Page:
Featured Post

What’s at stake in this election?

A 3-pronged plan to change the balance of power in government threatens everyone who cares about human rights, regardless of politics
Illustrative. Then the Constitution, Law and Justice Committee chairman Nissan Slomiansky (C), former justice minister Ayelet Shaked (L) and Attorney General Avichai Mandelblit attend a committee meeting at the Knesset on June 25, 2018. (Yonatan Sindel/Flash90/File)
Illustrative. Then the Constitution, Law and Justice Committee chairman Nissan Slomiansky (C), former justice minister Ayelet Shaked (L) and Attorney General Avichai Mandelblit attend a committee meeting at the Knesset on June 25, 2018. (Yonatan Sindel/Flash90/File)

What’s at stake in this election? Is there any point to making the effort to go out and vote for the third time within a year?

With regard to a long series of issues, nothing will change as a result of which political bloc comes out on top. On issues of security — from Gaza to Iran — we will continue to face the familiar challenges; it is clear that, despite all the heated rhetoric, it makes no difference who is at the helm of the Defense Ministry — Bennett, Ashkenazi, or Liberman. The two Benjamins (Netanyahu and Gantz) are cautious and level-headed men, who are in substantial agreement about the importance of developing Israel’s military power and on the limits to its use. Everything else is just an election spin.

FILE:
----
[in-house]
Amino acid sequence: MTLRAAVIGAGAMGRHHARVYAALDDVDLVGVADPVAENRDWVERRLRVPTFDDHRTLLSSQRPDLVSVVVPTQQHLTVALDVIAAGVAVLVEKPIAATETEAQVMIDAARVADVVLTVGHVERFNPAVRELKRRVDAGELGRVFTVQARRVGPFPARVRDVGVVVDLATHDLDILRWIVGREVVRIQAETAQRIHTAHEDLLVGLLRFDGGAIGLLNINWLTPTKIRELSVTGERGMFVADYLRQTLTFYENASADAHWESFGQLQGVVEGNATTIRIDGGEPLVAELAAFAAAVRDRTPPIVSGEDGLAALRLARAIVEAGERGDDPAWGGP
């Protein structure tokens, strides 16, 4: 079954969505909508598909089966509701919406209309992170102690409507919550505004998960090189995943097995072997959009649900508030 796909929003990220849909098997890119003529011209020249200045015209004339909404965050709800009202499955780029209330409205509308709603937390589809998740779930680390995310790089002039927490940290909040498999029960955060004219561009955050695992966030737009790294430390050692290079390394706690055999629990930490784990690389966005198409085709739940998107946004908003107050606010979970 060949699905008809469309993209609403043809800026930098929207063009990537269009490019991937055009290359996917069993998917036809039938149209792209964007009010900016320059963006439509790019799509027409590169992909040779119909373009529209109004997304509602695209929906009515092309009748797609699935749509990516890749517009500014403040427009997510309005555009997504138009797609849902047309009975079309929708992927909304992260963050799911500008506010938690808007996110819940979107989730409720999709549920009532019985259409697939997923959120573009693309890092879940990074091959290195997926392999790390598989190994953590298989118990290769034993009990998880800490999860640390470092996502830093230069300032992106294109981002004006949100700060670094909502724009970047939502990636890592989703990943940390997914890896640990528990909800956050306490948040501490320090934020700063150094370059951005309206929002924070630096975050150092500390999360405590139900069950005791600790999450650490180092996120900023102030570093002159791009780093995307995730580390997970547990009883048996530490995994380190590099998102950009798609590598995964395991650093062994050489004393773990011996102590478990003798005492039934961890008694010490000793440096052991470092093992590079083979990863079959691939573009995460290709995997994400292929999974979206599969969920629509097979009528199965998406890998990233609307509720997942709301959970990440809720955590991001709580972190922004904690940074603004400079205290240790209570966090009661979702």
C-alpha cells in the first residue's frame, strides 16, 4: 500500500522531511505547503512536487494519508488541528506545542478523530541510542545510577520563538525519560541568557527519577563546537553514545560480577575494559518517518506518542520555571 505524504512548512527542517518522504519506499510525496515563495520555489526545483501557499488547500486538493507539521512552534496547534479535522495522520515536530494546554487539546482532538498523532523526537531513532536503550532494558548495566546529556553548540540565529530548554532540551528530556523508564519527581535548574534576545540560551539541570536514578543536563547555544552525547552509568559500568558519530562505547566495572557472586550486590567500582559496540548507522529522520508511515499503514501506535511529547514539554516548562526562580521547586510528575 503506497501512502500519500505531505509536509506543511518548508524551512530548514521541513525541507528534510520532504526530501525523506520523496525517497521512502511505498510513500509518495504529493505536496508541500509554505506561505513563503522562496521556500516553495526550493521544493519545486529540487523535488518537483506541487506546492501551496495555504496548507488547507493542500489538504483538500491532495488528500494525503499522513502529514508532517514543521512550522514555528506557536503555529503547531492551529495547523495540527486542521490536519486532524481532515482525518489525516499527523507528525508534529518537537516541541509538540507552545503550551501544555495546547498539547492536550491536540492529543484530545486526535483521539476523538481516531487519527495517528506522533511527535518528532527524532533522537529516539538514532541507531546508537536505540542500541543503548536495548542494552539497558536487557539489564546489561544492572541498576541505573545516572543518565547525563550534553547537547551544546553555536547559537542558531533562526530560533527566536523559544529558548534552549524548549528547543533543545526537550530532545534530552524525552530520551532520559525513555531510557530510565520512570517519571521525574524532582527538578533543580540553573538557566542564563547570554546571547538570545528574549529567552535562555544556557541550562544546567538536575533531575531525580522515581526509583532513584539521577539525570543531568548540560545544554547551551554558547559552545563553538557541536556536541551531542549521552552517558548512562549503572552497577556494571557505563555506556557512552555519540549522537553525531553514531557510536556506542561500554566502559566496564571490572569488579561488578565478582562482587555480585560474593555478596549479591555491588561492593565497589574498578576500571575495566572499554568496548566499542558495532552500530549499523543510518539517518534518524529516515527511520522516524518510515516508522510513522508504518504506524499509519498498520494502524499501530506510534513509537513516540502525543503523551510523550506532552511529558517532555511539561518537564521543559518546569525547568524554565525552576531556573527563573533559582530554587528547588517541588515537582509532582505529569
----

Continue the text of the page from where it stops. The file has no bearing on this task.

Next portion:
So too with foreign affairs. How Trump and Putin relate to Israel reflects only their countries’ interests and has very little to do with who wins two more Knesset seats. The same applies in reverse: both Netanyahu and Gantz will try to move forward on the Trump administration’s Deal of the Century, within the boundaries set by Trump and the international community. The quick retreat and awakening, within days, from the euphoria of “annexation now” stemmed from a realistic assessment of the situation. Everything else is just an election spin.

The same applies to many domestic matters: education, the economy, the healthcare system, social services, and infrastructure. None of these have received any serious attention in the course of the campaign. Even the religion-and-state controversy isn’t up for a genuine resolution, because it is crystal clear that the ultra-Orthodox will continue to have the final say on these issues. It’s an attractive issue, that draws votes for a party that puts it on its agenda,  but practically speaking, it’s just an election spin.

Nevertheless, it is essential, truly critical, that we all make the effort to vote, because today is the day on which the future of our constitutional regime will be decided. The current justice minister, who is the prime minister’s echo chamber , and other senior figures on the right, have declared that they will try to generate a radical change in the system of checks and balances between the “political” and the “judicial.” We are now being threatened by an imminent “anti-constitutional” revolution, proceeding along the following lines: